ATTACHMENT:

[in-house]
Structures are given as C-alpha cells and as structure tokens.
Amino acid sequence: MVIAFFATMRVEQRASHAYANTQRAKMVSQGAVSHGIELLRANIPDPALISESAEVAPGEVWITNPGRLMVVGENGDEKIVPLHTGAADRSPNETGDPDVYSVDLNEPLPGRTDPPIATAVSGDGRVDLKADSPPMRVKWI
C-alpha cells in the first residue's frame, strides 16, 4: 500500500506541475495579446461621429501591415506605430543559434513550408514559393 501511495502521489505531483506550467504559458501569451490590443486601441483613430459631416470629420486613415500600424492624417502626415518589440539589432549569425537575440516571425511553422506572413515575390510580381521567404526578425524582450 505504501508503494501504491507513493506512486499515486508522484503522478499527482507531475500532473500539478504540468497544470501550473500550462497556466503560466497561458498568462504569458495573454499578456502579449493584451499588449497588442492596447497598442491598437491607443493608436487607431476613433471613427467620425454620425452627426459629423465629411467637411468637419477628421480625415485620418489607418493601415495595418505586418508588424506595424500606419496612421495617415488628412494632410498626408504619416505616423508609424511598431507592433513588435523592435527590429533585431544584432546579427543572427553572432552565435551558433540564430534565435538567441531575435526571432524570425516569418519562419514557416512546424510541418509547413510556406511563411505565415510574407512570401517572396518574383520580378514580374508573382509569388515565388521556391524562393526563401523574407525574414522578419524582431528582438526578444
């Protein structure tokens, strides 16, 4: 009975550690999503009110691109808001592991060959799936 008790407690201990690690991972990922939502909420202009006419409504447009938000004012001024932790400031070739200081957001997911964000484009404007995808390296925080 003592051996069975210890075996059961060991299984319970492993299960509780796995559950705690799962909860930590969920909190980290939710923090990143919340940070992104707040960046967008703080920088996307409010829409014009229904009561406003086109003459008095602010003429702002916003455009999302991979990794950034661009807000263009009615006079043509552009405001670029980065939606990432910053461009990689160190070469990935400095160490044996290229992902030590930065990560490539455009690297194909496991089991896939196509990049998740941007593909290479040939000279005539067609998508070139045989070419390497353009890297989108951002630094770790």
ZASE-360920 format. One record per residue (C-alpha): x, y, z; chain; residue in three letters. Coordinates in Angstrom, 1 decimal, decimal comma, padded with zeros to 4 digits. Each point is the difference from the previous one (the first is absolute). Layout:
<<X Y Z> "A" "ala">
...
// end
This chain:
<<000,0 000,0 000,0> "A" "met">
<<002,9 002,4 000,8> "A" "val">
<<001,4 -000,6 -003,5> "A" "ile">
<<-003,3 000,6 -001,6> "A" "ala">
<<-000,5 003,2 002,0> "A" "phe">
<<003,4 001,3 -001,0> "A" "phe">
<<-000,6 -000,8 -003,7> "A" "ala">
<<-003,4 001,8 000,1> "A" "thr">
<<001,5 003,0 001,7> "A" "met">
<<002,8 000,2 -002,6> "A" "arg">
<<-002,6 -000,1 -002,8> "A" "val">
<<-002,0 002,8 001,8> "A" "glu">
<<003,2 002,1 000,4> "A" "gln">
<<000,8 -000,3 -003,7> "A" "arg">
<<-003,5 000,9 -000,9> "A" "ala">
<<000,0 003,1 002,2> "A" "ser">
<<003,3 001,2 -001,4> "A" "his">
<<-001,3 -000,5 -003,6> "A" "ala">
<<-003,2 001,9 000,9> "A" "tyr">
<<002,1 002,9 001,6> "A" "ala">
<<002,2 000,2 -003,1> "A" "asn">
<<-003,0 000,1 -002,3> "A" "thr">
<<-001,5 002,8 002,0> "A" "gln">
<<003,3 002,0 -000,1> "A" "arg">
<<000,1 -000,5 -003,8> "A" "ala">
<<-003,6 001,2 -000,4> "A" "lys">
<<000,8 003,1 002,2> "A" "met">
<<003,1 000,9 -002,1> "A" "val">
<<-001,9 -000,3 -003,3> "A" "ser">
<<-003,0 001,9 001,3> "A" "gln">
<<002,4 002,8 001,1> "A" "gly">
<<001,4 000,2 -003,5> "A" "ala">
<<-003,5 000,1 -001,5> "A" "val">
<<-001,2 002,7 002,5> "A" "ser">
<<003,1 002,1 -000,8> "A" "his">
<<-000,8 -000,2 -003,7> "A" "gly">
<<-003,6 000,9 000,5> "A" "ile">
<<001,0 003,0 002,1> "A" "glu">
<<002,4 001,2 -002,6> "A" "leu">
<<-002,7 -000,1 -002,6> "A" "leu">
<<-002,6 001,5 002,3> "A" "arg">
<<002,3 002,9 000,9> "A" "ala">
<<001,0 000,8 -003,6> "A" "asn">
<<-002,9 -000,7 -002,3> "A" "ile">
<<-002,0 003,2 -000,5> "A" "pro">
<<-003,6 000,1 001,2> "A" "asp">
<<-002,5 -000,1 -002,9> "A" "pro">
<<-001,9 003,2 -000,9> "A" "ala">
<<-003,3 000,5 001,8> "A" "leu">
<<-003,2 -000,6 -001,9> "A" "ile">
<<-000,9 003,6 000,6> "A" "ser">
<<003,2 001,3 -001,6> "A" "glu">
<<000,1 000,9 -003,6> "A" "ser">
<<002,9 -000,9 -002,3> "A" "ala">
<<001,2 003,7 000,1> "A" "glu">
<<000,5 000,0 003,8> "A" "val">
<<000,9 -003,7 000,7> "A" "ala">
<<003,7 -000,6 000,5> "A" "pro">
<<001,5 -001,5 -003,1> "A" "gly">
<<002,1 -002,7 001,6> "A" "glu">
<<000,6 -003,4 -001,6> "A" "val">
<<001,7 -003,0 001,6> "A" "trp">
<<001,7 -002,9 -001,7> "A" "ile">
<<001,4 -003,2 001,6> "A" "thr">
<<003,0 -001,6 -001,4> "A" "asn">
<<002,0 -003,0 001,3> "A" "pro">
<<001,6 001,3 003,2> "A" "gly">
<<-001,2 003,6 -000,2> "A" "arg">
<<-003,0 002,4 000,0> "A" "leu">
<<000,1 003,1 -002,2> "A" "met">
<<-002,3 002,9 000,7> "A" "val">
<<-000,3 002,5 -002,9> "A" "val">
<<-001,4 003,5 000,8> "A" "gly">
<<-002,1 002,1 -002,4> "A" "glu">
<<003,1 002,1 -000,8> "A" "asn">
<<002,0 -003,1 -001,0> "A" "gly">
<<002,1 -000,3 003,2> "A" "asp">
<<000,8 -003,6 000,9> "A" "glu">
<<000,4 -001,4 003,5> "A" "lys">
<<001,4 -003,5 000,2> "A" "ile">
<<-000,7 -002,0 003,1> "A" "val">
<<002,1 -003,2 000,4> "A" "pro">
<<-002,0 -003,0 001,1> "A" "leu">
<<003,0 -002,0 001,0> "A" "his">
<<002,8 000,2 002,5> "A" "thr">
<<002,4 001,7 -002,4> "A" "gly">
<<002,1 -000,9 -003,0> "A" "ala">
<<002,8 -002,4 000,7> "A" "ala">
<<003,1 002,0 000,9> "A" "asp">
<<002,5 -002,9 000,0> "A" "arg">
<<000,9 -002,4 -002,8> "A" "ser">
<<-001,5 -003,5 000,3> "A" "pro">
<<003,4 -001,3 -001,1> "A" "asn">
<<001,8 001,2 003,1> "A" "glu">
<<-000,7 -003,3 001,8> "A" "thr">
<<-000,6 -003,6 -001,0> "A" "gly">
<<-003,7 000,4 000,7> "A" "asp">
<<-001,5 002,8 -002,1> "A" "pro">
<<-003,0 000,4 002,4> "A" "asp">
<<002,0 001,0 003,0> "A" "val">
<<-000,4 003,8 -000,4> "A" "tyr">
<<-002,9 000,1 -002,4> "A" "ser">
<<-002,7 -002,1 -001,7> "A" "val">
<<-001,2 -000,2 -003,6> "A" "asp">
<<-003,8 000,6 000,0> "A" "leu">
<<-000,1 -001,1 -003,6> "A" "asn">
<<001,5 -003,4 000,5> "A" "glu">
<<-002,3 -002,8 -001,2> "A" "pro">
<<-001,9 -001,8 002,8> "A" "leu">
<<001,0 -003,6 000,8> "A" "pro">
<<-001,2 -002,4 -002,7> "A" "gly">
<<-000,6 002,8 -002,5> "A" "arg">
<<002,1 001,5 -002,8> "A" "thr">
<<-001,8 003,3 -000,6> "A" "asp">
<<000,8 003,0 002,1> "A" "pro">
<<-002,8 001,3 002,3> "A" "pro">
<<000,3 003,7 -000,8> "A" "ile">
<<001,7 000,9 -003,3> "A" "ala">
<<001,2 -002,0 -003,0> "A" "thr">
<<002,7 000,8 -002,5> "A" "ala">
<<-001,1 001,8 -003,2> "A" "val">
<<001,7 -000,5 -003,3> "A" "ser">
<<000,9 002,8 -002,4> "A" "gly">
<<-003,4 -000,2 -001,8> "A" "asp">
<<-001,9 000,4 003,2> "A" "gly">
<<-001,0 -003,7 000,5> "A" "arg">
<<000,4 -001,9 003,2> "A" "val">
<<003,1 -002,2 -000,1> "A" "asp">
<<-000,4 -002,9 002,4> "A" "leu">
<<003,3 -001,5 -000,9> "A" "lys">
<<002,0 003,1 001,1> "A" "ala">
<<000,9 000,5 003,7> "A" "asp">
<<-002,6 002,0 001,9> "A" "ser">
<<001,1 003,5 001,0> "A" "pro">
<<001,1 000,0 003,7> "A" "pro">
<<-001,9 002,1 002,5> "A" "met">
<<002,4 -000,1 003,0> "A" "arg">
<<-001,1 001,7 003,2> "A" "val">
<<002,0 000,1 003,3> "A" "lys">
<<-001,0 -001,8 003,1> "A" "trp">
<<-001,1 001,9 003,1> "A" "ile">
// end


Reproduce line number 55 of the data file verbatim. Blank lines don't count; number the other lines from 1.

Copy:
<<-002,0 003,2 -000,5> "A" "pro">